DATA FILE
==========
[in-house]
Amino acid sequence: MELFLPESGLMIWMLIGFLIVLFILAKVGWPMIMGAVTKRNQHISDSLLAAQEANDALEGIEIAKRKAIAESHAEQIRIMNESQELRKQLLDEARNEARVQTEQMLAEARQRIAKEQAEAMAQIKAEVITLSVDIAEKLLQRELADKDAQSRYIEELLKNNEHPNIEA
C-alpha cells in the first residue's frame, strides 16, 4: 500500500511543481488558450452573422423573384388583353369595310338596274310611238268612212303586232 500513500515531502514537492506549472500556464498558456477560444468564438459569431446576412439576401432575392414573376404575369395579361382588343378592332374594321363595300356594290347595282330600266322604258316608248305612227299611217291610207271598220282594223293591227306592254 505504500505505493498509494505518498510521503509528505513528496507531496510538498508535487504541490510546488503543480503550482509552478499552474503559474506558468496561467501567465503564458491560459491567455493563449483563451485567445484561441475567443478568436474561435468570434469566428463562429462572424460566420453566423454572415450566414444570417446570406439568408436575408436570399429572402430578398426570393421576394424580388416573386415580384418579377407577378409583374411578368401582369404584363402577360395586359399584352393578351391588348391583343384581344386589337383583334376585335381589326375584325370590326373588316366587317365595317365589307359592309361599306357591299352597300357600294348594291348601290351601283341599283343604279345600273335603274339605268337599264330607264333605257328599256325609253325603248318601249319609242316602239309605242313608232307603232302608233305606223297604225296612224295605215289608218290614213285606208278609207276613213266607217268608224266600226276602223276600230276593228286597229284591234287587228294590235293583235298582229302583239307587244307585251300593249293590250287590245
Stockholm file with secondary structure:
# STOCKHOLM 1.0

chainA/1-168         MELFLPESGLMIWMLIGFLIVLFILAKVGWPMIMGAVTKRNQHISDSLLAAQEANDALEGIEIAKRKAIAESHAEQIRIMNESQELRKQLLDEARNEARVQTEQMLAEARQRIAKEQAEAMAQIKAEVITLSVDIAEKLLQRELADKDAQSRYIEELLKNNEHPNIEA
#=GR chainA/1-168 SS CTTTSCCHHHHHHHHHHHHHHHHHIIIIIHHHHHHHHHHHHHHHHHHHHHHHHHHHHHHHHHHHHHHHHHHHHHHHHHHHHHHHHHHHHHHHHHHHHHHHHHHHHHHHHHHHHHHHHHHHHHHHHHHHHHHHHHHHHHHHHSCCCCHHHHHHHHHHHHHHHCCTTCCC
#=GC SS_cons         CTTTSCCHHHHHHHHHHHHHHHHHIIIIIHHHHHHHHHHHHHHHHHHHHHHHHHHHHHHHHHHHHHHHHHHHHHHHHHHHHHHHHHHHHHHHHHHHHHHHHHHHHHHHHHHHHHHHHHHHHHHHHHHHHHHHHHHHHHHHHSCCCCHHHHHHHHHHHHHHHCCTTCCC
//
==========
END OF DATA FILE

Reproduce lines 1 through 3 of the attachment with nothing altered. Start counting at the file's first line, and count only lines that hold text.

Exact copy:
[in-house]
Amino acid sequence: MELFLPESGLMIWMLIGFLIVLFILAKVGWPMIMGAVTKRNQHISDSLLAAQEANDALEGIEIAKRKAIAESHAEQIRIMNESQELRKQLLDEARNEARVQTEQMLAEARQRIAKEQAEAMAQIKAEVITLSVDIAEKLLQRELADKDAQSRYIEELLKNNEHPNIEA
C-alpha cells in the first residue's frame, strides 16, 4: 500500500511543481488558450452573422423573384388583353369595310338596274310611238268612212303586232 500513500515531502514537492506549472500556464498558456477560444468564438459569431446576412439576401432575392414573376404575369395579361382588343378592332374594321363595300356594290347595282330600266322604258316608248305612227299611217291610207271598220282594223293591227306592254 505504500505505493498509494505518498510521503509528505513528496507531496510538498508535487504541490510546488503543480503550482509552478499552474503559474506558468496561467501567465503564458491560459491567455493563449483563451485567445484561441475567443478568436474561435468570434469566428463562429462572424460566420453566423454572415450566414444570417446570406439568408436575408436570399429572402430578398426570393421576394424580388416573386415580384418579377407577378409583374411578368401582369404584363402577360395586359399584352393578351391588348391583343384581344386589337383583334376585335381589326375584325370590326373588316366587317365595317365589307359592309361599306357591299352597300357600294348594291348601290351601283341599283343604279345600273335603274339605268337599264330607264333605257328599256325609253325603248318601249319609242316602239309605242313608232307603232302608233305606223297604225296612224295605215289608218290614213285606208278609207276613213266607217268608224266600226276602223276600230276593228286597229284591234287587228294590235293583235298582229302583239307587244307585251300593249293590250287590245